In order to make provision for children working at greater depth we must:
    • model higher-level reasoning skills (justification and proving) and encourage children to use them;
    • model mathematical questioning during open-ended maths problems and encourage children to ask them;
    • provide complex maths problems (open and closed) with a variety of contexts and support children initially to access these, until they can do them independently;
    • motivate children to be confident and resilient enough to do the above.

    Sunday, 24 September 2017

    From the @TES Blog: Why teaching classic literature too early is a 'recipe for ruining great books' for children

    Recipe for ruining great books:

    Step one: Take a bona fide classic, fresh or preserved.

    Step two: Hack out palatable chunks (never use the whole book).

    Step three: Add a liberal sprinkle of received interpretation.

    Step four: Supplement the text with a movie version.

    You are now ready to force-feed this to children who are not old enough to digest such a diet – this is incredibly important to the ruining of great books. You will need to ensure that children endure sitting after sitting of the above. Of course, they should add tasting notes to their texts, but be careful to make sure they never have original thoughts about what they are consuming.

    If you follow these very simple steps, you can be sure that the majority of children will be put off reading good literature for a significant portion of their lives.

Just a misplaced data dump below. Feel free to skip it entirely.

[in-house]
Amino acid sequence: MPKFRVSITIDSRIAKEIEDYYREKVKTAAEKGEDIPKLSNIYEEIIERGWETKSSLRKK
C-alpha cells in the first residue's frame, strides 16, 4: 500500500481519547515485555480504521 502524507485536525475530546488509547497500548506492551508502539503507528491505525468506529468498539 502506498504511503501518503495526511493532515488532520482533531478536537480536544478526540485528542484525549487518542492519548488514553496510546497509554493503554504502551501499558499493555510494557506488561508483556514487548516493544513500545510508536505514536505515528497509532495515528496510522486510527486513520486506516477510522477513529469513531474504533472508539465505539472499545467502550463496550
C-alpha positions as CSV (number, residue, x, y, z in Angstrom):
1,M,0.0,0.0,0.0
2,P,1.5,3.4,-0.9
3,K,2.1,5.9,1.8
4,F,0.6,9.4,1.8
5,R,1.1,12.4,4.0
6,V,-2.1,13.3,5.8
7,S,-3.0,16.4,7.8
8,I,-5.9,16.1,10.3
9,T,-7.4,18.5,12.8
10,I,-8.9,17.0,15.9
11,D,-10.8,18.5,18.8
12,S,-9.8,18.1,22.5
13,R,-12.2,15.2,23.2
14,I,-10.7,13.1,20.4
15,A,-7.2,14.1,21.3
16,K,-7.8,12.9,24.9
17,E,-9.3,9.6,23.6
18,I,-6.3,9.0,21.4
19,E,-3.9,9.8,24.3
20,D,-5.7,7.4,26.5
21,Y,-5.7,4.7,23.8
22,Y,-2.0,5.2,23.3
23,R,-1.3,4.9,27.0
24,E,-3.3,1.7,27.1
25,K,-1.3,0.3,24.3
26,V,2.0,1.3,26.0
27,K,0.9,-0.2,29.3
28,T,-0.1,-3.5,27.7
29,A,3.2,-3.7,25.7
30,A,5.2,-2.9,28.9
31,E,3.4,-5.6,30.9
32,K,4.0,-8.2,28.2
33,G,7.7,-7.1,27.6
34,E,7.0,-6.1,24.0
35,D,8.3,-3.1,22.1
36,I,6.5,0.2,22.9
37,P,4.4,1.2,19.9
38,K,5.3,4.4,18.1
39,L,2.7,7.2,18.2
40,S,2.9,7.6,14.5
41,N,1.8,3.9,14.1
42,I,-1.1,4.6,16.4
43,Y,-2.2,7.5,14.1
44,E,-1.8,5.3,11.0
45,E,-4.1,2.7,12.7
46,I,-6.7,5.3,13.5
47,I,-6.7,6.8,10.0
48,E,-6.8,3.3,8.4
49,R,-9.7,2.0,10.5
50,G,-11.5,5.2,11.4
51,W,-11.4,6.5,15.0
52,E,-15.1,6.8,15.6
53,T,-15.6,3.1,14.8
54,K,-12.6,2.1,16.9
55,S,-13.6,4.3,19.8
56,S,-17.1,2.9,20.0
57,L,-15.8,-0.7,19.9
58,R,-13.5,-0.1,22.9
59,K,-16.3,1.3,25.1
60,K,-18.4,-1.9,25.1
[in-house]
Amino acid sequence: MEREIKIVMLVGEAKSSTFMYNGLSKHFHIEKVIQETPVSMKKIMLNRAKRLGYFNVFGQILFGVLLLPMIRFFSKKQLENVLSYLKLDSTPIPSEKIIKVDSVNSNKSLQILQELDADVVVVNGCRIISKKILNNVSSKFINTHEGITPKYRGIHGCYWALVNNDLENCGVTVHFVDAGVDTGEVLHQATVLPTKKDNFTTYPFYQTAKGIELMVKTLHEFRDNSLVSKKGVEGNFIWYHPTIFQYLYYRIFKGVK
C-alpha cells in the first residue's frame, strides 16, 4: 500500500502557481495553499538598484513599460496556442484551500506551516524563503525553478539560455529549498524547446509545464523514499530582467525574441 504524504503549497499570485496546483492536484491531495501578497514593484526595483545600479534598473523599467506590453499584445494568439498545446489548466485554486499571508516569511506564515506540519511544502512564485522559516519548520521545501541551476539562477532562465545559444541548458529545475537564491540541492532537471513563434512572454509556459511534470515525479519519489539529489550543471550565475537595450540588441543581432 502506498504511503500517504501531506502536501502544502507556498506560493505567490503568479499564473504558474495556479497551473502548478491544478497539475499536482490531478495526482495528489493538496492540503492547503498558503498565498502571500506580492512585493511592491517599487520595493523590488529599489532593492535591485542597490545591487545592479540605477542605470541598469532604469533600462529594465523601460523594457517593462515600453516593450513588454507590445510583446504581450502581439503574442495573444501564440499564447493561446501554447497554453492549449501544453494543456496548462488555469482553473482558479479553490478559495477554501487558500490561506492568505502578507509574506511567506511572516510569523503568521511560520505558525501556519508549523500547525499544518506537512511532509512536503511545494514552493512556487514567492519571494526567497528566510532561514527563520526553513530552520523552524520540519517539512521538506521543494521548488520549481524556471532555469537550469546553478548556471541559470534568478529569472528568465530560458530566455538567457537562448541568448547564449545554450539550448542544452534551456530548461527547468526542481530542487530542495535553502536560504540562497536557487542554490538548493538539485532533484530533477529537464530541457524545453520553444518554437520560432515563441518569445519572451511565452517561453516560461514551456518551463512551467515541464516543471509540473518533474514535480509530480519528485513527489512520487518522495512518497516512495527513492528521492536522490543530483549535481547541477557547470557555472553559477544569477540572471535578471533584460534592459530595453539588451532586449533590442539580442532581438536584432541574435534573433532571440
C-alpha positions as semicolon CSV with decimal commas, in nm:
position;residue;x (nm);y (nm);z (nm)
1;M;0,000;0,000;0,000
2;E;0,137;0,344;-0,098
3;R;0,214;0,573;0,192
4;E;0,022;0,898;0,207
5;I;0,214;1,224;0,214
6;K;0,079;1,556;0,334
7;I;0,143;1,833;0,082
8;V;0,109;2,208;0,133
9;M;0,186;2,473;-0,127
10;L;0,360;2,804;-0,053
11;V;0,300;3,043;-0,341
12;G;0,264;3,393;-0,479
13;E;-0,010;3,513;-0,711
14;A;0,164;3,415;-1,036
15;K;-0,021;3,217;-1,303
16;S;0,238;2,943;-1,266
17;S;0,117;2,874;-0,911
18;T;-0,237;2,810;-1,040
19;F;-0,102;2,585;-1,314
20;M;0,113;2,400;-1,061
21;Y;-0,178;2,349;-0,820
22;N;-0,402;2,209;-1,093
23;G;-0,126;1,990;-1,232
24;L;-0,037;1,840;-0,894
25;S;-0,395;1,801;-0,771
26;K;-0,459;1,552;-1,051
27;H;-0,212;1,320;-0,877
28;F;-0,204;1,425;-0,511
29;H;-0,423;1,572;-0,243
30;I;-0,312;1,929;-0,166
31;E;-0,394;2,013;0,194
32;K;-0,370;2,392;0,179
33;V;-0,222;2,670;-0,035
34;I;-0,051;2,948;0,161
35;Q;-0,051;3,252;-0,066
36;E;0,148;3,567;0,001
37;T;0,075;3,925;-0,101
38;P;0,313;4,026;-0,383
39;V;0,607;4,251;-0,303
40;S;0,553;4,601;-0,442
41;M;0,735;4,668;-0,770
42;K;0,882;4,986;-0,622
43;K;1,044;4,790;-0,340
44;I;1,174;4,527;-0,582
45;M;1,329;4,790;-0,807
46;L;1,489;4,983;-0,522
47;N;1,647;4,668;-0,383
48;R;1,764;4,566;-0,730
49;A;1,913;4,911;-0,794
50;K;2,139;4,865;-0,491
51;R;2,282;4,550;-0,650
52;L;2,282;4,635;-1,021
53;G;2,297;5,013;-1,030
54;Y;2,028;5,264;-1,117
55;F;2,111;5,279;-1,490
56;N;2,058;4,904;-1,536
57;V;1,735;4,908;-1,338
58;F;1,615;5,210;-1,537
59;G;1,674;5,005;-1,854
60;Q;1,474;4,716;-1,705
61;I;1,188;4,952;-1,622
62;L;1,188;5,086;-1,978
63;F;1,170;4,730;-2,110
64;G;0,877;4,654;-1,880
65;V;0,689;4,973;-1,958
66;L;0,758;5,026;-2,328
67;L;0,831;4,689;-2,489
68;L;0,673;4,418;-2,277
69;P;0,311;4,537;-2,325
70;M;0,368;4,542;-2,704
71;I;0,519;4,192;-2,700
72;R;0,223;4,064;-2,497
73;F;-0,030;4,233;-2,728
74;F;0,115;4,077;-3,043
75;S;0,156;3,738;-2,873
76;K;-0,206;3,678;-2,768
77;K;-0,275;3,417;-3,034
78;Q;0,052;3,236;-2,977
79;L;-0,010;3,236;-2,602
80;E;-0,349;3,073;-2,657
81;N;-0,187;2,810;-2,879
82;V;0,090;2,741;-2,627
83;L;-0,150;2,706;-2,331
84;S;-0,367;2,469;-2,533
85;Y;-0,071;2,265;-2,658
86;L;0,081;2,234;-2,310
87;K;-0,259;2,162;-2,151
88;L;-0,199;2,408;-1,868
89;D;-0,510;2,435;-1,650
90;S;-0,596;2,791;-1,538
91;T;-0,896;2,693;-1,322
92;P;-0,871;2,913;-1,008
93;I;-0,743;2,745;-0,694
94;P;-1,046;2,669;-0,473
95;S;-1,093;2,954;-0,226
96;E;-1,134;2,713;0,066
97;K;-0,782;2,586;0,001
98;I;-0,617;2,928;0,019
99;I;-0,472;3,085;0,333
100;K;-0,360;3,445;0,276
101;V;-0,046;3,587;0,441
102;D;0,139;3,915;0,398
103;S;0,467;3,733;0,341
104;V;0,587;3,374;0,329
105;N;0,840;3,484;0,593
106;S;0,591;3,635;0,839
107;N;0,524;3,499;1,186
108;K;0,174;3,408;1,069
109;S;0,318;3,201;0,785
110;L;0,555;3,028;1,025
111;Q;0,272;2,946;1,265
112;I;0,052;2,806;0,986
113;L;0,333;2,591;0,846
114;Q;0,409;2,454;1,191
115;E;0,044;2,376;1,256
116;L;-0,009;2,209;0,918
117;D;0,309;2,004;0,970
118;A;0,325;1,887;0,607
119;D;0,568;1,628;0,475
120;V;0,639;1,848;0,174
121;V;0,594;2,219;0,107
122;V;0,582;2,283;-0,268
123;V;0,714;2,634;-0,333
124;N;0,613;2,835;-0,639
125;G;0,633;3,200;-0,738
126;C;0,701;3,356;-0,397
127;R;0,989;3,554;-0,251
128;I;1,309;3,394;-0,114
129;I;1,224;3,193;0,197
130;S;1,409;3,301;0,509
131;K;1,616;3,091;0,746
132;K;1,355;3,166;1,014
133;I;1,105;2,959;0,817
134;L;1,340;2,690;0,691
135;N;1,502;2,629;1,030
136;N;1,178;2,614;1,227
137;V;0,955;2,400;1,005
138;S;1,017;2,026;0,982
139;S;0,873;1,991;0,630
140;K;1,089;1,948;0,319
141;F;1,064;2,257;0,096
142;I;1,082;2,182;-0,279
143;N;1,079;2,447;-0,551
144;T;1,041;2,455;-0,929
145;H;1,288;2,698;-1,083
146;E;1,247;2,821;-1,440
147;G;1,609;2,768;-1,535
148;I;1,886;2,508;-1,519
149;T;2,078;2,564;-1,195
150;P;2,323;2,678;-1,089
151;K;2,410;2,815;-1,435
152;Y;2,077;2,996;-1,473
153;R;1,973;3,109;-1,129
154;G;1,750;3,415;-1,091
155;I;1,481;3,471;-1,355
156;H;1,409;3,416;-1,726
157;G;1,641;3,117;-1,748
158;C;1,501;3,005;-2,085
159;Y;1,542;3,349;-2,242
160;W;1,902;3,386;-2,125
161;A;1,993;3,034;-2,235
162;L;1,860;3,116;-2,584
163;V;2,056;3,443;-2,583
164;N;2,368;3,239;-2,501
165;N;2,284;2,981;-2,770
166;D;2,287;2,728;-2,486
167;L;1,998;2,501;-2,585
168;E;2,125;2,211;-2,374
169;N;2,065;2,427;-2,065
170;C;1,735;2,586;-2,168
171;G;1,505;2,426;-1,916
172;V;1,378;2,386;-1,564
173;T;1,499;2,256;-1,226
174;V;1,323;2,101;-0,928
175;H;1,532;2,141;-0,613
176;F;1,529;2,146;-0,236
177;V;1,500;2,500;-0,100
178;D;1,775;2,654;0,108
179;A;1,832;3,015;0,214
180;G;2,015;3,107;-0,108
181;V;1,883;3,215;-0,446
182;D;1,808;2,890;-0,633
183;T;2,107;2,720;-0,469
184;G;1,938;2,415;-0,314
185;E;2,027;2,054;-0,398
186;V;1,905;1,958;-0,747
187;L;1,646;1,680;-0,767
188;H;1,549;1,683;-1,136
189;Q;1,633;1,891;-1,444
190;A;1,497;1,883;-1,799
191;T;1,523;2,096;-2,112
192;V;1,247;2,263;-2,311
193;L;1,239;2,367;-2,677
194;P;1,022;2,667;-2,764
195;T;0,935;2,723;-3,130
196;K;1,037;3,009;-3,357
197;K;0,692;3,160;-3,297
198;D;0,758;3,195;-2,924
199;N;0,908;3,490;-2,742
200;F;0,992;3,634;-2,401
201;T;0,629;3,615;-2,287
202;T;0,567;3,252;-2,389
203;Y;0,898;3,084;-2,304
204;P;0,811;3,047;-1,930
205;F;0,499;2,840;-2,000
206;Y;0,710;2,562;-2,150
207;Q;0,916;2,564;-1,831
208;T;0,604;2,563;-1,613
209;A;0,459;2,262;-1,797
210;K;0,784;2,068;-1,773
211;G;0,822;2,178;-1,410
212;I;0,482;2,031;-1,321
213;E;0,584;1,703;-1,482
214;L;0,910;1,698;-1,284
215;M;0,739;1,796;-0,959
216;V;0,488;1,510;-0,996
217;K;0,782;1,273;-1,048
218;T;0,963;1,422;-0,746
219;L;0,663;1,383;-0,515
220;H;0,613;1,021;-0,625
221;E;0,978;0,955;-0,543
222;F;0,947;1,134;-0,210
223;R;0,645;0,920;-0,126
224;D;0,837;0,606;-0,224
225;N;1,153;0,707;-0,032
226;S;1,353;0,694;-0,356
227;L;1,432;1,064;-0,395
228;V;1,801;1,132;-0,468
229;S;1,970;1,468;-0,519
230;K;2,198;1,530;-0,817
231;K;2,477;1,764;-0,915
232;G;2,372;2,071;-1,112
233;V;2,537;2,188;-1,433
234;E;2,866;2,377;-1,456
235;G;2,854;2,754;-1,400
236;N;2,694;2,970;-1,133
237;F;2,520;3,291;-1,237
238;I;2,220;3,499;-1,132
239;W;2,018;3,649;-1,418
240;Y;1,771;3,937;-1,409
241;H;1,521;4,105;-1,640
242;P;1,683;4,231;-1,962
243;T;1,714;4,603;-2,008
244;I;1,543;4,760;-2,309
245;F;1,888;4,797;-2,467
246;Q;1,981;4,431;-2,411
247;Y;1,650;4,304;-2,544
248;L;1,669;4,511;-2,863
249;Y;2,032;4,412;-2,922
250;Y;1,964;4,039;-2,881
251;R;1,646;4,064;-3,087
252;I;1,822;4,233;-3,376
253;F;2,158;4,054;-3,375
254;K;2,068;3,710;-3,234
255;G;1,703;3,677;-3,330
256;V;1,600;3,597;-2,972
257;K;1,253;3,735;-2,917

Continue reading here: https://www.tes.com/news/school-news/breaking-views/why-teaching-classic-literature-too-early-a-recipe-ruining-great

    Thursday, 21 September 2017

    Book Review: 'The Grotlyn' by Benji Davies

    Before you even get to the text in this book, there is much to feast the eyes and mind on. The cover (including the one hidden under the dust jacket) and the double-page spread preceding the title page are gloriously illustrated in smokey muted hues which evoke a particular sense of place and time. The backstreets of a Victorian city are brought to life by a cast of intriguing characters. Children will linger over these pages providing adults a chance to question and discuss what can be seen - a perfect opportunity to explain exactly what a barrel organ is and does.

    The title page itself furthers the intrigue with its snatch of song - what is The Grotlyn? Benji Davies does a sterling job of reeling in the reader, child and adult alike.

    The first page of text sees the book set out its stall in terms of vocabulary - this is going to be rich in language: 'But what at first we think to be, The eye does blindly make us see.' Pick that apart with an 11 year old, or leave it be with a littler one - the story works on many levels. Every new page brings another beautiful turn of phrase - perfect for the budding logophile.

    Once you've read this captivating rhyming text and pored over the images, you'll find yourself working your way back through it, picking up on the clues that the author skilfully weaves through both words and pictures and making sense of them in light of the uplifting (literally) ending. As the mystery unravels, children will delight in the antics of the book's protagonist, and by the end, they will be rooting for the once-frightening Grotlyn.

    Every inch of the book is awash with clever and deliberate authorial choices and decisions that make several re-reads an absolute must. The illustrations alone could spark lengthy discussions when presented in or out of context - for teachers, there is so much material to use here.